May 19, 2024, 11:05 pm

‘Family Star’: What exactly does Vijay Deverakonda’s drama intend to convey?

  • Update Time : Saturday, April 6, 2024
  • 23 Time View
Photo: Collected

Entertainment Desk:

Towards the intermission of the Telugu film Family Star, when a crucial twist is revealed, the protagonist Govardhan (Vijay Deverakonda) walks away, slowly realising the magnitude of what has just unfolded. He rolls his eyes, shrugs his shoulders and tries to walk with his swagger intact, letting reality sink in. A similar reaction and emotion might describe how this reviewer felt at different times of the film, trying to decipher what exactly the film’s director Parasuram Petla, who has co-written the film with Vasu Varma, intended to convey. The second collaboration of Parasuram and Vijay Deverakonda, years after Geetha Govindam, starring Mrunal Thakur as the female lead, is neither interesting nor entertaining.

True to its title, in the first hour, the narrative depicts how Govardhan, a middle-class family man who shoulders responsibilities, is a star who wears his attitude on his sleeve. He might be heavily budgeting his household expenses (he makes gossamer-thin dosas to make the batter last longer!) that includes his grandmother (Rohini Hattangadi), two brothers, sisters-in-law and their children. He considers his responsibilities as his duty rather than a burden. And, he is no pushover. He can flex his muscles and bend iron if needed; the #AiraneVanchalaEnti episode is designed to cater to the star playing the middle-class man. All these small things, one hopes, will eventually add up to the masala family entertainer.

However, several questions arise as the film unfolds. Some of them, like his sour relationship with his older brother, are answered eventually, though superficially. It doesn’t help that except for Govardhan, the other family members have little room to make any impression.

The initial interactions between Govardhan, his family and their new tenant Indu (Mrunal Thakur), supposedly a student at the University of Hyderabad, provide some fun. Each time she calls Govardhan ‘yevandi’, something flutters in him. But the romance, even till the end, is never explored convincingly enough to make us root for them.

As the scene shifts to the US, the film completely slips into a zone where anything goes in the name of a plot. There is no reason why Indu, a CEO of a leading infrastructure company, does an anthropological thesis on a middle-class man. The differences in strata between Govardhan and Indu, with his aspiration to raise the standard of living for his family while not letting go of his egoistic nature, and she quietly asserting herself while also wallowing in guilt, are also not explored well. All we get are a series of patchily-written incidents.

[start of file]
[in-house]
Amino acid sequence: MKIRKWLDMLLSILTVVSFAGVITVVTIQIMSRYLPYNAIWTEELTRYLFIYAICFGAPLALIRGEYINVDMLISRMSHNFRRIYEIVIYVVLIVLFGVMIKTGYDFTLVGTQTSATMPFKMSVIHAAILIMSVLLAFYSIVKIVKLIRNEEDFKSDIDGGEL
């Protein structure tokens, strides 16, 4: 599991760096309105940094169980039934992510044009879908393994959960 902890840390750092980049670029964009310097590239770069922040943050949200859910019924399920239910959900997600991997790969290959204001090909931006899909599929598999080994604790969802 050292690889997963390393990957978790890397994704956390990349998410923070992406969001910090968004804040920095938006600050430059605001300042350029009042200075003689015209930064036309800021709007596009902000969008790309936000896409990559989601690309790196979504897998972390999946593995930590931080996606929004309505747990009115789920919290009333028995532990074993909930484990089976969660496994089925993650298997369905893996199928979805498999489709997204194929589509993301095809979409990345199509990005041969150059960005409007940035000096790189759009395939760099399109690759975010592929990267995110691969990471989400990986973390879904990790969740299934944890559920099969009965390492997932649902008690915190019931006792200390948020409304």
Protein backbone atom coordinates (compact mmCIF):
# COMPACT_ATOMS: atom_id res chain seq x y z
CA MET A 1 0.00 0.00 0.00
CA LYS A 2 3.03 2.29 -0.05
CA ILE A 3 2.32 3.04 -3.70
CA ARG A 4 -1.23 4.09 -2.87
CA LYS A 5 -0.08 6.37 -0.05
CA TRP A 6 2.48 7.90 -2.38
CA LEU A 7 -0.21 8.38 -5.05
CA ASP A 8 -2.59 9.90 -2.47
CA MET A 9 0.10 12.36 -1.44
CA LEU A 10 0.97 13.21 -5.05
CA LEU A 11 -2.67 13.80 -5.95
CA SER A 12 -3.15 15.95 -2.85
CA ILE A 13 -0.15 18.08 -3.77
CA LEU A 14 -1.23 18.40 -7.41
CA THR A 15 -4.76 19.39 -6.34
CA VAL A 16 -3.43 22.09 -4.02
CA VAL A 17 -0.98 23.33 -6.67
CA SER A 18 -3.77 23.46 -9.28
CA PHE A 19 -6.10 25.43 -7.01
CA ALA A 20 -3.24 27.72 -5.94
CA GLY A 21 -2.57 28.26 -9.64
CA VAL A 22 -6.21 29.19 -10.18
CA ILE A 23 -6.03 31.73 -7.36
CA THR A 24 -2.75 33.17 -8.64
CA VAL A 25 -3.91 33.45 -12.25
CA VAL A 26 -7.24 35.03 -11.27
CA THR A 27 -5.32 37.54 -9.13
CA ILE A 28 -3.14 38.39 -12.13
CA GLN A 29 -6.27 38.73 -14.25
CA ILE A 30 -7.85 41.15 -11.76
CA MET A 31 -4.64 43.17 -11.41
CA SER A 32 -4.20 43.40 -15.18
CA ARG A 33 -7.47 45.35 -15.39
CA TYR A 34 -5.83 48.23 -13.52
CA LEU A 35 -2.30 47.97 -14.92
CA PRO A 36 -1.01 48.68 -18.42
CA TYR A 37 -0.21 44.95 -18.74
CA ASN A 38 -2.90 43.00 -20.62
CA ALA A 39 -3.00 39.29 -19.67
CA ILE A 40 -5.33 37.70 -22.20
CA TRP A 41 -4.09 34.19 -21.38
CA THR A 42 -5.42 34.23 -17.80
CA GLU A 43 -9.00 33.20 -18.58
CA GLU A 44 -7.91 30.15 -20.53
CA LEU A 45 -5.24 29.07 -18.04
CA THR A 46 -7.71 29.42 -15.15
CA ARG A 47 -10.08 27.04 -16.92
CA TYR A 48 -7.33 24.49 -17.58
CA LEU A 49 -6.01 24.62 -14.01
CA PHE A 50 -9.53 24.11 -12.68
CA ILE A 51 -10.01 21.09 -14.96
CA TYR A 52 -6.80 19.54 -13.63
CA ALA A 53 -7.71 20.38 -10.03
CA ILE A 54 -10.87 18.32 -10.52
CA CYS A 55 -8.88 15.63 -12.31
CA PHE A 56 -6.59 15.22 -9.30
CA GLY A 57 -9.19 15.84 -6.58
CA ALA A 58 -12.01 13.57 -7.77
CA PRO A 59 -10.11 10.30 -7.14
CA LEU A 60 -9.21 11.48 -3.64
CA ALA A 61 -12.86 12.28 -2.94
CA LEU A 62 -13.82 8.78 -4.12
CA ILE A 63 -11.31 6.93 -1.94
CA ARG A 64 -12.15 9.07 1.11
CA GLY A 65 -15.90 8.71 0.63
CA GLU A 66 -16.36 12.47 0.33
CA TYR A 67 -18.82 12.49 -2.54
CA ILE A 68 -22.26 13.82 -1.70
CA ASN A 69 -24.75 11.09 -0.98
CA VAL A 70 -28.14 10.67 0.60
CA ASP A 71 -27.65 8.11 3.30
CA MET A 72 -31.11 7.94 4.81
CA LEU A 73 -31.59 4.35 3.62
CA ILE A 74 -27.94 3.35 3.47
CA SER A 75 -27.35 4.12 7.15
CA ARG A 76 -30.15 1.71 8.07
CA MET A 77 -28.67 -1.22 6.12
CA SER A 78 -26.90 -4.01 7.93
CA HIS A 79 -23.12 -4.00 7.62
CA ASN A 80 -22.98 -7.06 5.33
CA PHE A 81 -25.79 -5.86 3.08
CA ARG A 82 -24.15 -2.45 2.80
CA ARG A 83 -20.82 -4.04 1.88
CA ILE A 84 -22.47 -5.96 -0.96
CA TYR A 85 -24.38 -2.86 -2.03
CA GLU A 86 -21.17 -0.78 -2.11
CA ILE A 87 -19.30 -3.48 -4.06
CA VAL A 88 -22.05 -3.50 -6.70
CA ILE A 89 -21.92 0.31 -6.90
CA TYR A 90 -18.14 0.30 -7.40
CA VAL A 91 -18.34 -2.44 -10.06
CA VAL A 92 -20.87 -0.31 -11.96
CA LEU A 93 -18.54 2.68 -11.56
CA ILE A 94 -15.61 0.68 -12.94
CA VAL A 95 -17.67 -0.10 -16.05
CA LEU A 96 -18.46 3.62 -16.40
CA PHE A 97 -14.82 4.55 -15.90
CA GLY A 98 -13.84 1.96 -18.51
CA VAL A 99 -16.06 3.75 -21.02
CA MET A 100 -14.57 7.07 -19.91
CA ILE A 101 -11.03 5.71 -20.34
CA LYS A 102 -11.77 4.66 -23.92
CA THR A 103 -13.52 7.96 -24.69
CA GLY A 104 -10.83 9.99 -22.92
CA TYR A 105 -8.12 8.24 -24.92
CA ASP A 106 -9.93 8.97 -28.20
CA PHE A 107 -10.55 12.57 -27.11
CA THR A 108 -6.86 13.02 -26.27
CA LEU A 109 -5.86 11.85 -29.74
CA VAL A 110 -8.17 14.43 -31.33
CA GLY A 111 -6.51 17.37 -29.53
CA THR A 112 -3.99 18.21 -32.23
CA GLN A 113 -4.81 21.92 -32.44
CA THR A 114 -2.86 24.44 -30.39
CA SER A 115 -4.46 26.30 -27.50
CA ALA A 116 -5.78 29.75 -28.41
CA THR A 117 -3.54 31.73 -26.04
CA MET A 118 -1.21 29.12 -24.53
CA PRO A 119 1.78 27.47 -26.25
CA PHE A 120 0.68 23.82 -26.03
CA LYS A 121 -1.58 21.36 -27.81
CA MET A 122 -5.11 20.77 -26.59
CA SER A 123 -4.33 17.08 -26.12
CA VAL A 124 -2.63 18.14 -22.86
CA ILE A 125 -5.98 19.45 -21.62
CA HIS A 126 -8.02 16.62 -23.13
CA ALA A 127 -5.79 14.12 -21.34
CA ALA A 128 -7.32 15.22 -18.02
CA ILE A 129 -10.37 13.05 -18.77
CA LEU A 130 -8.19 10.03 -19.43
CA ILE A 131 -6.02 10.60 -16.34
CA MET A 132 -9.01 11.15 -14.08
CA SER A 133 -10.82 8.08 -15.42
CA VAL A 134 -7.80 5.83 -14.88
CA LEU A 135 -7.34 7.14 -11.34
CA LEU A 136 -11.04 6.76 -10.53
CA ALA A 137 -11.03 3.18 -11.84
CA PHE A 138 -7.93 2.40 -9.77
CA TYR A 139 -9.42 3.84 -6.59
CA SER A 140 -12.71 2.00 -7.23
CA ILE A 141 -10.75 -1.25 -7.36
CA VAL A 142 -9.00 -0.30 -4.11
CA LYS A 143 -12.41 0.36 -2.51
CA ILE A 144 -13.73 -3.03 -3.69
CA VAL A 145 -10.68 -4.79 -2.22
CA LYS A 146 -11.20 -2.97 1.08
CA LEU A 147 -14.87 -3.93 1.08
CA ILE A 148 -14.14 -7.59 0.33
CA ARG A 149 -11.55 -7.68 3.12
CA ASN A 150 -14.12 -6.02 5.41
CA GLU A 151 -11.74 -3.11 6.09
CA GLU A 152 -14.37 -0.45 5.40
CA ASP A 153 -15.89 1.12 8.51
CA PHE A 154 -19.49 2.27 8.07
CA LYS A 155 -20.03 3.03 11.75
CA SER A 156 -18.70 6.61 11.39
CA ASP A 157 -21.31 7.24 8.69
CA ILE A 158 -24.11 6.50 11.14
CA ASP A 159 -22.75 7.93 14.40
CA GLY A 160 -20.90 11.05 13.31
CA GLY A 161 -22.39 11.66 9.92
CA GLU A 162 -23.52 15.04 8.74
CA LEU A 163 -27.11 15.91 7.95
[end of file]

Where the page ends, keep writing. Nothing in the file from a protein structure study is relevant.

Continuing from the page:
Every now and then, the underlying aggression in Govardhan’s character is leveraged to underline Vijay Deverakonda’s image as a regular guy who can turn volatile. When he remarks that everyone is judgemental or has a philosophy, it nearly breaks the fourth wall.

Throughout the 2 hour 35 minute runtime, the film presents several dialogues about middle-class lives and aspirations, the struggle for recognition in corporate settings and the concept of middle-class superstars. However, these points lack a cohesive narrative to anchor them.

When the writing remains muddled, there is nothing the actors can do to salvage the material. Vijay Deverakonda remains charming and energetic, but this film does not tap into his acting potential. Mrunal is saddled with a sketchily written character and after Sita Ramam and Hi Nanna, the romance in this film is rather pale. Several others, including Divyansha Kaushik, Rohini Hattangadi and Vasuki, have nothing to do. The usually resourceful Vennela Kishore is cast in a role that can be described as decent but nothing memorable.

Family Star does no justice to the family quotient or the star material. It is an interesting idea to raise a toast to the star of every middle-class family but that idea is lost in a film that gets progressively boring and tests your patience. The family audience deserve better.

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